In 1976, CBS’s Bicentennial Minutes helped Americans shake off the despair of Vietnam, Watergate, urban crime and galloping inflation. These 60-second clips tracking the American Revolution, day by day, primed Americans for the surprisingly euphoric celebrations that July Fourth. The Bicentennial Minutes was very talky, with celebrities narrating a slice of history, aided by historic drawings. The CRB Canadian Heritage moments reenacted key moments in Canadian history more dramatically. Often broadcast as television commercials, they also ran as movie trailers. Both countries’ you-are-there initiatives boosted historical literacy, stirred national pride and fostered stronger connections to viewers’ shared past and common cause.

Hollywood star power

SATURDAY NIGHT Seder also tapped Hollywood star power in a lighter, more Borscht-Belty way. Before Seinfeld’s Jason Alexander sang his peppy version of “Dayenu,” he began: “So you’re stressed by all the stories that you’ve seen on cable news... Well, it’s time to trade the cable for a tableful of Jews.”

Then, just a tad apologetically, he continued, “While this night is always different from every other night, there is a smidgen of religion, though we’re keeping that part light.” Our host or hostess could sing, “Come gather all together, to celebrate the Jewish state, let’s agree to nix the politics and enjoy this day without debate.”

That should be the diamond jubilee’s gem of a message. Yes, much remains to discuss, dispute and deliberate but there must be occasions to park our partisanship temporarily and rejoice wholeheartedly. Apparently, even some A-list celebrities fear traveling to Israel or touching on the topic because Israel and Zionism are too political. We should challenge and explain to them that our enemies seek to make everything about Israel political. At this critical moment, we must go big picture, transcending the complexities of the moment to showcase this great story, of a broken, wandering, persecuted people finding their way by finding their way home.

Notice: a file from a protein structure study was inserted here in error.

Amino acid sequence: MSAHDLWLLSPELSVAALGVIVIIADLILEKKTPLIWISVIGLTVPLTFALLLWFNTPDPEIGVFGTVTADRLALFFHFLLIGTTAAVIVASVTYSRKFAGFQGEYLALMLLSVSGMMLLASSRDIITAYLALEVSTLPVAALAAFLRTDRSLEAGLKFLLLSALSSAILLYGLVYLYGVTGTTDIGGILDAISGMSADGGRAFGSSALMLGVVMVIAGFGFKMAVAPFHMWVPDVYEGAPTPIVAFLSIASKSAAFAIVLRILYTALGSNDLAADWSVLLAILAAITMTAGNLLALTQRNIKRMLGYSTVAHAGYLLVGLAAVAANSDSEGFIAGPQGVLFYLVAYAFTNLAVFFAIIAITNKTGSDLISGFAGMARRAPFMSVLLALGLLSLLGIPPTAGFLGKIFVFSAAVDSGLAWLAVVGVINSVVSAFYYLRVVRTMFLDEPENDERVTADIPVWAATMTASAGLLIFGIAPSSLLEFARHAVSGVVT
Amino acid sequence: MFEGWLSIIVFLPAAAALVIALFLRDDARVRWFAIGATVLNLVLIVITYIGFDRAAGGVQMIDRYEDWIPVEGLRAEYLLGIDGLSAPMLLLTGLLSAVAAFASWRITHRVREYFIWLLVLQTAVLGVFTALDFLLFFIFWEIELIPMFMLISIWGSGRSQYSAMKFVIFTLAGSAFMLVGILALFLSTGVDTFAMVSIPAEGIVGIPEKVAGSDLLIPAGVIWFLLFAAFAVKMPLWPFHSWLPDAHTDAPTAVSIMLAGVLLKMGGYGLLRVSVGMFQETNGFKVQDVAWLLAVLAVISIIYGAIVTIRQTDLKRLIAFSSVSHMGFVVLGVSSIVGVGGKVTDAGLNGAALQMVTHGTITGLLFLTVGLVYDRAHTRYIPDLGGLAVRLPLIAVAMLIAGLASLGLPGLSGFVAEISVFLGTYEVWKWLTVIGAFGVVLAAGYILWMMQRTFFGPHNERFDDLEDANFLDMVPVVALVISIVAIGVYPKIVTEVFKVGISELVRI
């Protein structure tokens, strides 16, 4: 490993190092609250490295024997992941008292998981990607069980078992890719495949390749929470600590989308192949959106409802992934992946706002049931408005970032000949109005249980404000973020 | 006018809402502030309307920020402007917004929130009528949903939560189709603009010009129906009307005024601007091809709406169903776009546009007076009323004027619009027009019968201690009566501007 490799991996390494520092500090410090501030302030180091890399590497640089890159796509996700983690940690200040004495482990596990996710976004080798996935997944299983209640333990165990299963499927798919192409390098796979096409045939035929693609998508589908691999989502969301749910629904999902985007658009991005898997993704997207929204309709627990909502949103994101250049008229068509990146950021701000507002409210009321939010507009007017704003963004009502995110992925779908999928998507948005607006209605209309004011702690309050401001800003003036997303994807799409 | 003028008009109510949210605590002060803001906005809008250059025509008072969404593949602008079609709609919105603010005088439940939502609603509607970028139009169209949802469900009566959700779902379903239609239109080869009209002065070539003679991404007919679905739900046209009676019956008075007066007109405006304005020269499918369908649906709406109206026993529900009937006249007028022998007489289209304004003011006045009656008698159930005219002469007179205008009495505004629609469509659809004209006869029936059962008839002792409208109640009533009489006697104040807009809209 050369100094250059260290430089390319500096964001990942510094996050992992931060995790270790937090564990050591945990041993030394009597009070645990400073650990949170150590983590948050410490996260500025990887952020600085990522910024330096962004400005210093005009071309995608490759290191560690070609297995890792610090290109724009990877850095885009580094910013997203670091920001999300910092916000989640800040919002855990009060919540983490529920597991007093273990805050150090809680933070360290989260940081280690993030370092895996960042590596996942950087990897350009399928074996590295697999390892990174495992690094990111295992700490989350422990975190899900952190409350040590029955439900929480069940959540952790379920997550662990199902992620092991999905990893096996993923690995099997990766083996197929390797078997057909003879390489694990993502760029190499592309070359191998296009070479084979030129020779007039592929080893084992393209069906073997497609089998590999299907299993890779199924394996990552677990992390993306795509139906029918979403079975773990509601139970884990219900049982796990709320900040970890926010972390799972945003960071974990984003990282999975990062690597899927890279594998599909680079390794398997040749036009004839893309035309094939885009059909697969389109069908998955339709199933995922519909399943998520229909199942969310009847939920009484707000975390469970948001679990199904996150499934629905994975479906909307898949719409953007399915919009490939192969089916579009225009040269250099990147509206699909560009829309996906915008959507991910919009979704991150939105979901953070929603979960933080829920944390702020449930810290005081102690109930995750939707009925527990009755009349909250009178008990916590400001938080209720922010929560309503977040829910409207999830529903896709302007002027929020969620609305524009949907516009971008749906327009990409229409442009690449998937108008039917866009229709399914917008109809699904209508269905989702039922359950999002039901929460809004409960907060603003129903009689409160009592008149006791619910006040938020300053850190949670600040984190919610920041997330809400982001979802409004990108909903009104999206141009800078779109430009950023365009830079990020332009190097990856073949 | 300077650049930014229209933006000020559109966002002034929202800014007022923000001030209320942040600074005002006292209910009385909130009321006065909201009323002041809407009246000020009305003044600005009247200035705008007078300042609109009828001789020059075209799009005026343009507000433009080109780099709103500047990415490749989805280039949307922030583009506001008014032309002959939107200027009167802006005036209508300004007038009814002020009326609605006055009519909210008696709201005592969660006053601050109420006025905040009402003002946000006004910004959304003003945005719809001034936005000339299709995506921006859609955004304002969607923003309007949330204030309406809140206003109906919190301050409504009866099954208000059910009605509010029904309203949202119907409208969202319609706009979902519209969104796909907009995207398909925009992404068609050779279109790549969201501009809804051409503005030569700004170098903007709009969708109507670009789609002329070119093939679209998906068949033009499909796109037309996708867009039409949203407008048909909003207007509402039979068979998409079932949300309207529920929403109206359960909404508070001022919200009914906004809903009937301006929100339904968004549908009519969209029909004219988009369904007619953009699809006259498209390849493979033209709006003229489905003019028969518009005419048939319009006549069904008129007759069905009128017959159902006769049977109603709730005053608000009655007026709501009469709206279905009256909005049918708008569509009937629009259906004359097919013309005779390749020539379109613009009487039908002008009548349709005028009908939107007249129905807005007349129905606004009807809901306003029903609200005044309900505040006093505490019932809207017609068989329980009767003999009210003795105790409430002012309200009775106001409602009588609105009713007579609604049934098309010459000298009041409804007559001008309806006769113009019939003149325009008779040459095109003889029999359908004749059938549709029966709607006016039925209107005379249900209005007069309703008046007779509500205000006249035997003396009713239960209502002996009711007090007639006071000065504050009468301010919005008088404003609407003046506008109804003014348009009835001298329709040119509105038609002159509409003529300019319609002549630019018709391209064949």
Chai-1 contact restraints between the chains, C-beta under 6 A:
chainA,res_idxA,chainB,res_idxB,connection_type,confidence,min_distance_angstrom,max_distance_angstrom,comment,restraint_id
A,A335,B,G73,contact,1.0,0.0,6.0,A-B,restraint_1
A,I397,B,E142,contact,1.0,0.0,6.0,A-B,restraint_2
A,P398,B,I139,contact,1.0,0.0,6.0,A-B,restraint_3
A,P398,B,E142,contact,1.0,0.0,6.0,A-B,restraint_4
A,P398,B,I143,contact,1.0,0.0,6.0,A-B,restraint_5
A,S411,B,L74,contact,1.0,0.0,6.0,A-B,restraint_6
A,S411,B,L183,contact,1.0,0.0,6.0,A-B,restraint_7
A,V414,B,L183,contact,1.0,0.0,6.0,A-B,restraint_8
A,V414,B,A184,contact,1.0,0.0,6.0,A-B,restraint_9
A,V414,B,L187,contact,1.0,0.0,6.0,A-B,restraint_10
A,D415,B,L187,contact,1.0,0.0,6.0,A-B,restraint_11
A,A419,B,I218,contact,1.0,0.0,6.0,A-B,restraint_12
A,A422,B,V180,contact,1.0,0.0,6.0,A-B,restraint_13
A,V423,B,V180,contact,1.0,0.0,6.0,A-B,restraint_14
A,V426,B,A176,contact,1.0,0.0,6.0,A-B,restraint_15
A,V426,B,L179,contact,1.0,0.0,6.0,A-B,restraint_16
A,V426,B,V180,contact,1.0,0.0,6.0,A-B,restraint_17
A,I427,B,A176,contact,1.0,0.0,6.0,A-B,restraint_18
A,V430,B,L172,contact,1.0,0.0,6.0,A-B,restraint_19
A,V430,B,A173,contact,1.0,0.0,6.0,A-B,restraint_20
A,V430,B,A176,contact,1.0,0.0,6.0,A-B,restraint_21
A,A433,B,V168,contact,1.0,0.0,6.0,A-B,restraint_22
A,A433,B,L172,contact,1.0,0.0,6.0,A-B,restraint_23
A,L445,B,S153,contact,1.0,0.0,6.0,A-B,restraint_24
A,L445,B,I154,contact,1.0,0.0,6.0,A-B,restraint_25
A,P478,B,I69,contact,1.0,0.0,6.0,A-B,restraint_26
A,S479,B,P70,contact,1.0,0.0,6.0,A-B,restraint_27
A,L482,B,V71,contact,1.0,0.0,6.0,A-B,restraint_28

Celebrations in America

In April 1975, President Gerald Ford launched a 14-month build-up to America’s bicentennial celebrations by first celebrating the 200th anniversary of the Minutemen’s victory at Lexington and Concord. Confronting the “great internal turmoil and torment in recent years,” Ford sought to heal. He invited Americans to “remind ourselves of the eternal truths by which we live,” to “be reinspired by the great ideals that created our country,” and to “renew ourselves as a people.”

President Ford’s words emphasize how celebrating historical holidays helps people synchronize sentiments, as Professor Barry Schwartz teaches, and reconnect to our best selves collectively, which is what the Zionist project was all about.

Explaining Saturday Night Seder, Henry Winkler told The New York Times, “As a citizen, even more than as a Jew, I thought it was our responsibility to tell the story as it has been told for over 5,000 years because it’s a story about survival and renewal.” Those sentiments apply to Israel’s old-new survival-renewal story, too. As for any Hollywood scaredy cats who fear being canceled, they should remember what Winkler taught as the Fonz on Happy Days: “You ain’t nobody until you do what you want!”

The writer is a distinguished scholar of North American history at McGill University, and the author of nine books on American history and four books on Zionism. He is the editor of the new three-volume set, Theodor Herzl: Zionist Writings, the inaugural publication of The Library of the Jewish People (